• They may be quick thinkers, good at drawing and construction tasks.

You can find more signs, symptoms and support through the BDA at www.bdadyslexia.org.uk or by calling the National Helpline on 0845 251 9002.

Where to seek help

You should approach your child's teacher as soon as you notice any traits of dyslexia, and they should be able to advise you of what the next step is. If you don't get proper support from the teacher, ask to speak to the SENCO (special educational needs coordinator), a teacher who co-ordinates and implements the schools SEN policy.

Early indicators of dyslexia may be picked up during one of the routine pre-school development checks, and referrals will be made to a relevant health professional, such as a speech therapist to help with language development or an occupational therapist to help with coordination.

If your child has already showed signs of dyslexic-type difficulties and/or received support from relevant health professionals it is important that this information is passed on to the head teacher in advance, as late diagnosis and treatment mean your child will inevitably experience failure at a young age, without knowing why – and this in turn can result in behavioural problems.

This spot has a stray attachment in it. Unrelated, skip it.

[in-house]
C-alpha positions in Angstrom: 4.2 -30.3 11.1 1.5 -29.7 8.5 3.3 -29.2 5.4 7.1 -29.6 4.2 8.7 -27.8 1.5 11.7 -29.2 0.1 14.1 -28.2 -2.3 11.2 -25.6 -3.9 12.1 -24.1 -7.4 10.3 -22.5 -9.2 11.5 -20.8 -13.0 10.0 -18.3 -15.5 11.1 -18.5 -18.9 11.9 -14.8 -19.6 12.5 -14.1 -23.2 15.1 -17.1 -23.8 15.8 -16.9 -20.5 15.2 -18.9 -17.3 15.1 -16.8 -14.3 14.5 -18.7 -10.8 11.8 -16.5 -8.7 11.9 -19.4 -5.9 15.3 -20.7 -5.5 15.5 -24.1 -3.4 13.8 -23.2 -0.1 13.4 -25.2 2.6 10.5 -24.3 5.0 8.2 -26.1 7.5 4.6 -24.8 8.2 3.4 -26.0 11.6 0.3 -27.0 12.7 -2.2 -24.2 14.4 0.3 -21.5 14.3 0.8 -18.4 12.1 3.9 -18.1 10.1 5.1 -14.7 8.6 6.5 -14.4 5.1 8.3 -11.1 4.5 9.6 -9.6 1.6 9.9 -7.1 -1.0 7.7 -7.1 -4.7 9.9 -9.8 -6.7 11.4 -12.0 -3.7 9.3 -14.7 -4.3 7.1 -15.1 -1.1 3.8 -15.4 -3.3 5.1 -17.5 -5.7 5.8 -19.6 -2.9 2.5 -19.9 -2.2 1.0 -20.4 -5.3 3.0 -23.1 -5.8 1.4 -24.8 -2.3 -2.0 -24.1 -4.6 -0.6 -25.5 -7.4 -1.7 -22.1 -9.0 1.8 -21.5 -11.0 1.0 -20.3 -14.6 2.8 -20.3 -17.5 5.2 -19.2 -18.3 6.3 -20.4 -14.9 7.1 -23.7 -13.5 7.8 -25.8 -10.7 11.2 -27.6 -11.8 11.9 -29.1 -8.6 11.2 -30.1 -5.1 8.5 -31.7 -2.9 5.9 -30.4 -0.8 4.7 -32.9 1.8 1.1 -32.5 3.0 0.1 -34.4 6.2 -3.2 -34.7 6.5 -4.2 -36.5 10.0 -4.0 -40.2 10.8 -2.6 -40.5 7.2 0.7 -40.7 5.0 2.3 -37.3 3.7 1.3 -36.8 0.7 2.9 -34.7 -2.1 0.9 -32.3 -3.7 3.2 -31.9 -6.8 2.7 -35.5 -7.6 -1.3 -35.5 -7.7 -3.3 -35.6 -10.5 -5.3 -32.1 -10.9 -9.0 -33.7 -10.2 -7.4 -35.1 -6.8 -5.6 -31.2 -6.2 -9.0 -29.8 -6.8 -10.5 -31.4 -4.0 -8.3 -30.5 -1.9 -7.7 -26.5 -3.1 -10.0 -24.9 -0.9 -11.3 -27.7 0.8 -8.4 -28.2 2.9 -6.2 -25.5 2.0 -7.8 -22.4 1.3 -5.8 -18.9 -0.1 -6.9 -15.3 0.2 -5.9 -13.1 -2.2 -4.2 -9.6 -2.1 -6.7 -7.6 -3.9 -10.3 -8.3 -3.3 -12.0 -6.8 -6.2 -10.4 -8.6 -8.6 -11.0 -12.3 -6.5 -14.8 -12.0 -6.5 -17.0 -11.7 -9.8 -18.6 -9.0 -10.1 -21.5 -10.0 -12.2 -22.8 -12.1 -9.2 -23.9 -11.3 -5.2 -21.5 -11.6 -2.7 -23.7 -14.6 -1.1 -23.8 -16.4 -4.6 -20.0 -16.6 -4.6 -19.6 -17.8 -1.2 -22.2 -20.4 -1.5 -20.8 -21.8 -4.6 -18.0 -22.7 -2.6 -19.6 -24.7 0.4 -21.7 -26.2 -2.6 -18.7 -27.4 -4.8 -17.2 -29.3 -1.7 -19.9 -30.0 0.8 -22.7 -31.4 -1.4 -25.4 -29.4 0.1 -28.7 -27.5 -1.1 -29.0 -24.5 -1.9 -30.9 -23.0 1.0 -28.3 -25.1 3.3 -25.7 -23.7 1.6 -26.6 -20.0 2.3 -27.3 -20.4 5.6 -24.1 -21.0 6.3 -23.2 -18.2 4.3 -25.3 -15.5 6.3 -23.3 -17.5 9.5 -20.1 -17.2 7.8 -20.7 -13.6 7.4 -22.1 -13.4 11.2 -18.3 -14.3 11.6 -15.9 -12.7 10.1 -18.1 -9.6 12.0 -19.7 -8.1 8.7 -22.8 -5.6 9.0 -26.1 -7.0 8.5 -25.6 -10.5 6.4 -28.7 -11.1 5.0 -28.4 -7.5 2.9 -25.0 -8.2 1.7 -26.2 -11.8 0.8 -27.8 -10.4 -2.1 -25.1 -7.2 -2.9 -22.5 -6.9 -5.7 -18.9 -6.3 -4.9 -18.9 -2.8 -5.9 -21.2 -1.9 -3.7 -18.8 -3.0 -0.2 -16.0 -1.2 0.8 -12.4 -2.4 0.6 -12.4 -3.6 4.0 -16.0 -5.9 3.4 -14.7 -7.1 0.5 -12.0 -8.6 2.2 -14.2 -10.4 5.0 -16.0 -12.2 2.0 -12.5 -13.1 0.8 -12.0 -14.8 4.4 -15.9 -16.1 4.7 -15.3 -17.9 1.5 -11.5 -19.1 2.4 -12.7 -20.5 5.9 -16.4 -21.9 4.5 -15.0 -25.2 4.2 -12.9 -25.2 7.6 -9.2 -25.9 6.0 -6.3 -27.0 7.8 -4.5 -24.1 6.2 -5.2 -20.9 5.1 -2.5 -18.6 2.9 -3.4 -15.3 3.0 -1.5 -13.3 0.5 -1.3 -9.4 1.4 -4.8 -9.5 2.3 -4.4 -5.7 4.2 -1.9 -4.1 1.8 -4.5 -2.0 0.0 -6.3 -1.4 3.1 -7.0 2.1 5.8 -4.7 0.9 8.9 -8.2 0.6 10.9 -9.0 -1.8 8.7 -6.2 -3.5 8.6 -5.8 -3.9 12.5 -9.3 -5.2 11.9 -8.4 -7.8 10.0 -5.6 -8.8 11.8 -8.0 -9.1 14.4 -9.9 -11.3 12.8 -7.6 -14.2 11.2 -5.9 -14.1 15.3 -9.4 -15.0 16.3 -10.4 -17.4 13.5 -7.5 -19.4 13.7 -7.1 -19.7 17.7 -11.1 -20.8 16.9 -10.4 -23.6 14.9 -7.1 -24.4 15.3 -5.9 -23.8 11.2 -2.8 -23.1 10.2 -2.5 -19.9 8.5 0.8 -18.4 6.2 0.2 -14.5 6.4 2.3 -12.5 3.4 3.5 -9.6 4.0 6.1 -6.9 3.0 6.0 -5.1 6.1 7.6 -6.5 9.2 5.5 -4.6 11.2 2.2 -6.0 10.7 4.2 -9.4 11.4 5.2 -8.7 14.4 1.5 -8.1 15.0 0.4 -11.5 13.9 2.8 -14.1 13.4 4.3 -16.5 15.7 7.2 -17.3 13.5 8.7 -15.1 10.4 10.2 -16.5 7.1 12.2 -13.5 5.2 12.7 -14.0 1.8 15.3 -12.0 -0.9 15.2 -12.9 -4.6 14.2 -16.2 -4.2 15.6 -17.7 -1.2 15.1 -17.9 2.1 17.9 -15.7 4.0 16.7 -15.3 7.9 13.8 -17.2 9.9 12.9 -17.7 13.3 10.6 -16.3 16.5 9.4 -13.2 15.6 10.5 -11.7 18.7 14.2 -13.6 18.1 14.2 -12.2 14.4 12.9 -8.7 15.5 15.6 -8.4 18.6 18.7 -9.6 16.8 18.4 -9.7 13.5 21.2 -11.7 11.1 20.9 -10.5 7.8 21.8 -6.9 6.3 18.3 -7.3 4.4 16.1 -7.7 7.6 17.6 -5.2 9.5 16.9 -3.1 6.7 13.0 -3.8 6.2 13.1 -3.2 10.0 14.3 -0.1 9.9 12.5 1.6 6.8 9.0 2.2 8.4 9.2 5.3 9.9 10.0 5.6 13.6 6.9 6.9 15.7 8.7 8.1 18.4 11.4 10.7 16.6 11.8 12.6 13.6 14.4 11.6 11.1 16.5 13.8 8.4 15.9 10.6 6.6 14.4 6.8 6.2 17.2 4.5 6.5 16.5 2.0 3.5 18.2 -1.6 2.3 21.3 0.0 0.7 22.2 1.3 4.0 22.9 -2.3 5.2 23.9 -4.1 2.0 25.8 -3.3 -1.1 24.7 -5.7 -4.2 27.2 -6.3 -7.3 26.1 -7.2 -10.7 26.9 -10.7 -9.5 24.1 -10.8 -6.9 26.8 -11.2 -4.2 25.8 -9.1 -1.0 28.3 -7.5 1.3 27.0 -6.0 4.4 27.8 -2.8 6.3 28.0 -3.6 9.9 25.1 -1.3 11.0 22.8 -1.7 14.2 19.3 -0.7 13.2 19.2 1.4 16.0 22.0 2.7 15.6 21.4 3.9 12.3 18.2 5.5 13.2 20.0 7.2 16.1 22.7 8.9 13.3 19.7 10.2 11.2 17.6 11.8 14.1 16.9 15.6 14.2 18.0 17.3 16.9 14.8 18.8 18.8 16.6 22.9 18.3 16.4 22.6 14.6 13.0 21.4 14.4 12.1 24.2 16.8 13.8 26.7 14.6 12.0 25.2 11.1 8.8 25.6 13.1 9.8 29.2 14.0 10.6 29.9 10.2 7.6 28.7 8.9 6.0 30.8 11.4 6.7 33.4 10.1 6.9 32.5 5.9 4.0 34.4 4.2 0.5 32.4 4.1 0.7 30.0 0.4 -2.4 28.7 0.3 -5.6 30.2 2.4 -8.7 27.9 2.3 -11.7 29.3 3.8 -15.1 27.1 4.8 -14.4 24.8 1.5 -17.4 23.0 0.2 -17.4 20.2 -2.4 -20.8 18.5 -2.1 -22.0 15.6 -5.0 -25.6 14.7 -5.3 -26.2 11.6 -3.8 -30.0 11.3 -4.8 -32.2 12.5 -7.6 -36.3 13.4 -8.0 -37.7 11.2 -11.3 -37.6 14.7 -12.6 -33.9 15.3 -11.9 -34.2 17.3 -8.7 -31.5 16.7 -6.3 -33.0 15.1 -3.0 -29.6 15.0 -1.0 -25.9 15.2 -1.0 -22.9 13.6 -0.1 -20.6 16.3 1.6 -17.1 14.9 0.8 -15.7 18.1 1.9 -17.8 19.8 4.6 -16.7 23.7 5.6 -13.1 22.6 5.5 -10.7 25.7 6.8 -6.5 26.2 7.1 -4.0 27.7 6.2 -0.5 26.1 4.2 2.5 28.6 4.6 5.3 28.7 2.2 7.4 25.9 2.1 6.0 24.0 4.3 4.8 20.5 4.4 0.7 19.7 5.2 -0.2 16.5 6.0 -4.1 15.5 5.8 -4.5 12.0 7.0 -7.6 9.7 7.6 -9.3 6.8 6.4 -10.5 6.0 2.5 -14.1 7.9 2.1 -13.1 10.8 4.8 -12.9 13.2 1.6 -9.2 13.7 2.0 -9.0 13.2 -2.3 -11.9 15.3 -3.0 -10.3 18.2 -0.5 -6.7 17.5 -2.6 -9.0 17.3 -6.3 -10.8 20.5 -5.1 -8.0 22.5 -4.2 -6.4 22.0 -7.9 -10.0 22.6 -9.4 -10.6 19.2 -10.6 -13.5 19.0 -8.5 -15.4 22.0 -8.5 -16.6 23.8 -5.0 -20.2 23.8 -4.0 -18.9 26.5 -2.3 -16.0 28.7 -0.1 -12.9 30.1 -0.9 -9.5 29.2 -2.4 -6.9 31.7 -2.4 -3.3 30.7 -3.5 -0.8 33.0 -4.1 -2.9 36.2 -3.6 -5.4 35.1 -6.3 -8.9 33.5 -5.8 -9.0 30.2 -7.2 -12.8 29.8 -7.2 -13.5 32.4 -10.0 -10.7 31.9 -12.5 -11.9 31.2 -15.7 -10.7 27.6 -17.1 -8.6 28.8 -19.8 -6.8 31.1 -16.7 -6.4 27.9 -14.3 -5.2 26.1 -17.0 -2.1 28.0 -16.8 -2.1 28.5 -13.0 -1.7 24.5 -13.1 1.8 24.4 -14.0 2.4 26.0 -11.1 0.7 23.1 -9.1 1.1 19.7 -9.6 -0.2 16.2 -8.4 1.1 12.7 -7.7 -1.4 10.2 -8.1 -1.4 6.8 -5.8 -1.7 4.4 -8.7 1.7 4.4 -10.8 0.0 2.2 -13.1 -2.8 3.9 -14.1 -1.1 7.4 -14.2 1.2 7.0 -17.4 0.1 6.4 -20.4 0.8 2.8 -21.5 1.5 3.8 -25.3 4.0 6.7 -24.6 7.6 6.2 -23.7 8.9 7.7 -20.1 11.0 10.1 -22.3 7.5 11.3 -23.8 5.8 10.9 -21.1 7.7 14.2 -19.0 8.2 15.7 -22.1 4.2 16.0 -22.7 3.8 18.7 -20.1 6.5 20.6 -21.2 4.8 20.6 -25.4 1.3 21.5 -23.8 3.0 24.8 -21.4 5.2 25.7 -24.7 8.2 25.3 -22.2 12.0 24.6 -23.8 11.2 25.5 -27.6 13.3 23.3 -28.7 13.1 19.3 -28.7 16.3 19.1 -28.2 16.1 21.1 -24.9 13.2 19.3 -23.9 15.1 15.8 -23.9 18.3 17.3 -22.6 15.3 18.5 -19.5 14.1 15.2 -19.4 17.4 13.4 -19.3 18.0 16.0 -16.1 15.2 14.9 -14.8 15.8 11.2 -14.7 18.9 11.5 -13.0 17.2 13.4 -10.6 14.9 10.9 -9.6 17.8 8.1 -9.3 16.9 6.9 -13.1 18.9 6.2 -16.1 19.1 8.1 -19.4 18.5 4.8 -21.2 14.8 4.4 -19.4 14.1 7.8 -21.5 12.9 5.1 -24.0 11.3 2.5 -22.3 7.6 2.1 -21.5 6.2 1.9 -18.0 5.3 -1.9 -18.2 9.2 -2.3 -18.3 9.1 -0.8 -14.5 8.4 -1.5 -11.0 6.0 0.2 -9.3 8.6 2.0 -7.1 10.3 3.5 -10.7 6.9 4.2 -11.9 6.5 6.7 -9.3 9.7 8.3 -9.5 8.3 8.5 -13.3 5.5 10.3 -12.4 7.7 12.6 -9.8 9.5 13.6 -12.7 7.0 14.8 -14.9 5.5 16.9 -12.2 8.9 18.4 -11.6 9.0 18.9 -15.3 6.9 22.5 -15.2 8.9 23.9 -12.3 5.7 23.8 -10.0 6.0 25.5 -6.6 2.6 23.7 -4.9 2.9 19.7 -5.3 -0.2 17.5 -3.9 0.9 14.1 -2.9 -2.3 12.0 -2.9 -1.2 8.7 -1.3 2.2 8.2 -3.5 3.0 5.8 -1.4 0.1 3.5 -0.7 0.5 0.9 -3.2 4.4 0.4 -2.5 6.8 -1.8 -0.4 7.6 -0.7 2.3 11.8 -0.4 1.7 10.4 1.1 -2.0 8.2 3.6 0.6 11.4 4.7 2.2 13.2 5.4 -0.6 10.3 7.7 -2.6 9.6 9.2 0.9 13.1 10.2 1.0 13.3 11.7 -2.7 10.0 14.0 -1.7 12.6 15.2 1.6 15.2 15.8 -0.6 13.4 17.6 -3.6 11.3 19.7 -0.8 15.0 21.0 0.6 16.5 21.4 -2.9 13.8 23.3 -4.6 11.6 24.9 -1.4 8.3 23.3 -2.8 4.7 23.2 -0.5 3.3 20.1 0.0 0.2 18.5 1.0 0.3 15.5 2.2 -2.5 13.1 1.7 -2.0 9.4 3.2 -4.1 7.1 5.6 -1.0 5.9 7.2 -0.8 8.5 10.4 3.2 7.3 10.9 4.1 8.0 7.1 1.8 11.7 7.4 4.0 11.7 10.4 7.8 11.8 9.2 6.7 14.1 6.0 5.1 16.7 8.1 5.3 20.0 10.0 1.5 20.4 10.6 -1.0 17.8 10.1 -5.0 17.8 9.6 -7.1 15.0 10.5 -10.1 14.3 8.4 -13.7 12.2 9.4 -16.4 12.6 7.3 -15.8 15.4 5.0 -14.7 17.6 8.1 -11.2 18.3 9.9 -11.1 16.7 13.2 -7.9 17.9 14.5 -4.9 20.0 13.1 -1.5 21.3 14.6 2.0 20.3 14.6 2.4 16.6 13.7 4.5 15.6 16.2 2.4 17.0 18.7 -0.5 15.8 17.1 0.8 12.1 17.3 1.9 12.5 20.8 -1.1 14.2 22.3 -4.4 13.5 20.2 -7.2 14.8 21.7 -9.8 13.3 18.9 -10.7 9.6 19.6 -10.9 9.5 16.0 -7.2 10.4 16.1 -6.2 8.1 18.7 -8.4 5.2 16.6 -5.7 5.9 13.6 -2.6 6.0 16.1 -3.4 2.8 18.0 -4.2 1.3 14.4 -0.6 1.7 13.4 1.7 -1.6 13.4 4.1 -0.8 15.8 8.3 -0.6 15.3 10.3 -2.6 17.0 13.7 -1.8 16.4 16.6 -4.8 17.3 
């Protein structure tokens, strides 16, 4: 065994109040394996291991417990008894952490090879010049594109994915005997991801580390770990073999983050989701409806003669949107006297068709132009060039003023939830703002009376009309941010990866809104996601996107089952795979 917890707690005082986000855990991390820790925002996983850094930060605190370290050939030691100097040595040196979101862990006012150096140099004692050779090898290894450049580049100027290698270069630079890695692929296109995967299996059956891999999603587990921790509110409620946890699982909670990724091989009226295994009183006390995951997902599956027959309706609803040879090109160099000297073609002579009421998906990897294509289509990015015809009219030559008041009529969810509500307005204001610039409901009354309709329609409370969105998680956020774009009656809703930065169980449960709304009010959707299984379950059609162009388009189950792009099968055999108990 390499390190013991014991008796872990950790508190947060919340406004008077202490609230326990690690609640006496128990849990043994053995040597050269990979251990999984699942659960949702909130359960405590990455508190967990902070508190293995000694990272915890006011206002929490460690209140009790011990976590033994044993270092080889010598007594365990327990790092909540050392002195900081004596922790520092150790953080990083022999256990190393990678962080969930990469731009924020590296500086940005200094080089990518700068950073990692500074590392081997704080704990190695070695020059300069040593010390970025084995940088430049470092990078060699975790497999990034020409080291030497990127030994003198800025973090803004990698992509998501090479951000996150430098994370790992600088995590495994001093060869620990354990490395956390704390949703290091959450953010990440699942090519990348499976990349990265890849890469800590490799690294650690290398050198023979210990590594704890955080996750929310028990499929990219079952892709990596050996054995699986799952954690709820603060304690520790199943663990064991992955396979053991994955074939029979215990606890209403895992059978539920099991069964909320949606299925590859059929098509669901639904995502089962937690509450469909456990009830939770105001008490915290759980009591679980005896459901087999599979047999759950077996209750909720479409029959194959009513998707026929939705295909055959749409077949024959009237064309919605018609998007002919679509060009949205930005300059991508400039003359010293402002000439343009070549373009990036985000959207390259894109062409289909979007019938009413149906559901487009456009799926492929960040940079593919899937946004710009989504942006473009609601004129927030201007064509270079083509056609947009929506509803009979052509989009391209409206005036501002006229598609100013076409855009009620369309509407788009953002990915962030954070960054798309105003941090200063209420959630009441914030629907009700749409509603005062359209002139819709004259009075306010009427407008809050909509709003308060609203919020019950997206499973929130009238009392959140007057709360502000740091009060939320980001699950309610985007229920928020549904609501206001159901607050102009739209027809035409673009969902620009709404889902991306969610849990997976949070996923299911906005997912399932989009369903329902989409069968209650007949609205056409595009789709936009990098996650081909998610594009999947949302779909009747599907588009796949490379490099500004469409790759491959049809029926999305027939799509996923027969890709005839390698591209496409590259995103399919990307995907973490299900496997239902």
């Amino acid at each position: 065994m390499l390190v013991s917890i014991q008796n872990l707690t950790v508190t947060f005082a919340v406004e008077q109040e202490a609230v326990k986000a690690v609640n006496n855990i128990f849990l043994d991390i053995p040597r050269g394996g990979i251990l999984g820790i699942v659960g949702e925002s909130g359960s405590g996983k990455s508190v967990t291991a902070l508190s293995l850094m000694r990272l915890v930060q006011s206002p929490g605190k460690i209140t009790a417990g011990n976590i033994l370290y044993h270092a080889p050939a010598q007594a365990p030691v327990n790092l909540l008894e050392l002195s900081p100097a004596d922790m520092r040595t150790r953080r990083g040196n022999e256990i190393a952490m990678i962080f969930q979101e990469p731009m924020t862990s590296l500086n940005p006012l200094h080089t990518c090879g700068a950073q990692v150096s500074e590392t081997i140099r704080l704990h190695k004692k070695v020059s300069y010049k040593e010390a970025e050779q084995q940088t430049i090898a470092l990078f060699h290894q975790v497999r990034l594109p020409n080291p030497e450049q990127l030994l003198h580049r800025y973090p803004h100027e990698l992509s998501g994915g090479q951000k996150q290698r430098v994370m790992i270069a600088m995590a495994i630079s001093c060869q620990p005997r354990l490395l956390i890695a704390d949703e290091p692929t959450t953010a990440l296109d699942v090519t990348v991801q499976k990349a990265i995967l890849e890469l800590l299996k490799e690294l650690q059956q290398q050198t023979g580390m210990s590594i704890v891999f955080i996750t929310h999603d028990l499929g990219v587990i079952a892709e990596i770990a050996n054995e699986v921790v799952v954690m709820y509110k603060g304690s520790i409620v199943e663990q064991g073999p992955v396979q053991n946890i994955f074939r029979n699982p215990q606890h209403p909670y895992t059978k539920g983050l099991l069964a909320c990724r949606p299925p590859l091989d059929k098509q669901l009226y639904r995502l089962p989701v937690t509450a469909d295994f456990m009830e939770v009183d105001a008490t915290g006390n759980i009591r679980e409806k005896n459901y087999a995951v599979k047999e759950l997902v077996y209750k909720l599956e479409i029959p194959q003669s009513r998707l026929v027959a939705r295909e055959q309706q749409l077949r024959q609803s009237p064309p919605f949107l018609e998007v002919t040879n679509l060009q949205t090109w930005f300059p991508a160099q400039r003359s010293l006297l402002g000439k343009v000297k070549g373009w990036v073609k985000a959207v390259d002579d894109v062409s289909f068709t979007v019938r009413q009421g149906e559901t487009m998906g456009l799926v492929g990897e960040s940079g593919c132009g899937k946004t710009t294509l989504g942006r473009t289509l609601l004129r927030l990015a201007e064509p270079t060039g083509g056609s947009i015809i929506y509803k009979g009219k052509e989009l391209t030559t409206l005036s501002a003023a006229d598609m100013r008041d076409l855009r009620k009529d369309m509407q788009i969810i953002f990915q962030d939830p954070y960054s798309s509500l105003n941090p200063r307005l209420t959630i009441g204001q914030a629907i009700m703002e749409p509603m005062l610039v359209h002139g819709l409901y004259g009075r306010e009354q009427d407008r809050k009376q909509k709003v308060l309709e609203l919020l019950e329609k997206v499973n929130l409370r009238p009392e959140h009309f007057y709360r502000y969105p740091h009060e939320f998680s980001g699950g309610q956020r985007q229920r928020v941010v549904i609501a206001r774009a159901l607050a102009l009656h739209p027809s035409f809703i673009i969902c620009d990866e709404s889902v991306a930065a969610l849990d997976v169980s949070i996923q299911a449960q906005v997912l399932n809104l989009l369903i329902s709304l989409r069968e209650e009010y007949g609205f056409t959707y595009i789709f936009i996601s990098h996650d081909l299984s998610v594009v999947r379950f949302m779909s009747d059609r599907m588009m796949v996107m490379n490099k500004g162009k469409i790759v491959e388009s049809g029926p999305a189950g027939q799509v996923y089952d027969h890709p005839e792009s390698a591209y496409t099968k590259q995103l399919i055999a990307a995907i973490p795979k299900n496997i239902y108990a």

Well-known dyslexics

Look how many successful people – and these are only a handful – are dyslexic!

Kirsty Alsopp – TV presenter

Damon Albarn – Singer / Song writer

Muhammad Ali – Former Boxer

Orlando Bloom – Actor

Darcey Bussell – Ballet dancer

Leonardo da Vinci – Artist

Keira Knightley – Actor

Mika – Singer

Jamie Oliver – Chef

Theo Paphitis – Entrepreneur

'My twin boys are both dyslexic'

'We realised Joe was dyslexic within three months of starting school at age 4 years 9 months,' says Karen Hoskins from North Devon, mum to twin boys Joseph and Ryan, 10. 'There's a family history, and Joe's symptoms were a carbon copy of his dad Keith, who's severely dyslexic.

'At the time we just assumed that Ryan had no problems as he seemed so much better than Joe.

'The school refused to acknowledge Joe's problem, so we moved the boys to a new school at age six-and-a-half, and the new teacher spotted Joe's dyslexia immediately and set to work helping as much as she could.

'The boys were split into separate classes for Year 3, and it became apparent to Ryan's teacher that he was also in need of help. An educational psychologist was called in to assess the boys, who confirmed that they were dyslexic, and a teaching assistant did some limited one to one work with them, but their problems were bad enough that we now have statements of Special Education Needs (SEN) for both of them, and it looks likely they'll need to go to an independent school with a CReStTeD* registered dyslexic unit.

'Although the school has been very helpful, since undergoing the statement assessment process we've had to fight the education system all the way. We struggle to do most of the homework, which is either inappropriate for the boys or they need so much help it takes up at least one day of every weekend, which is making family life stressful.

'Both Joe and Ryan are above average intelligence, though, and we hope that proper support and extra help at school and home should be enough to see them through.'

*The Council for the Registration of Schools Teaching Dyslexic pupils.

For more advice, contact the British Dyslexia Association on helpline 0845 251 9002 or log on to www.bdadyslexia.org.uk.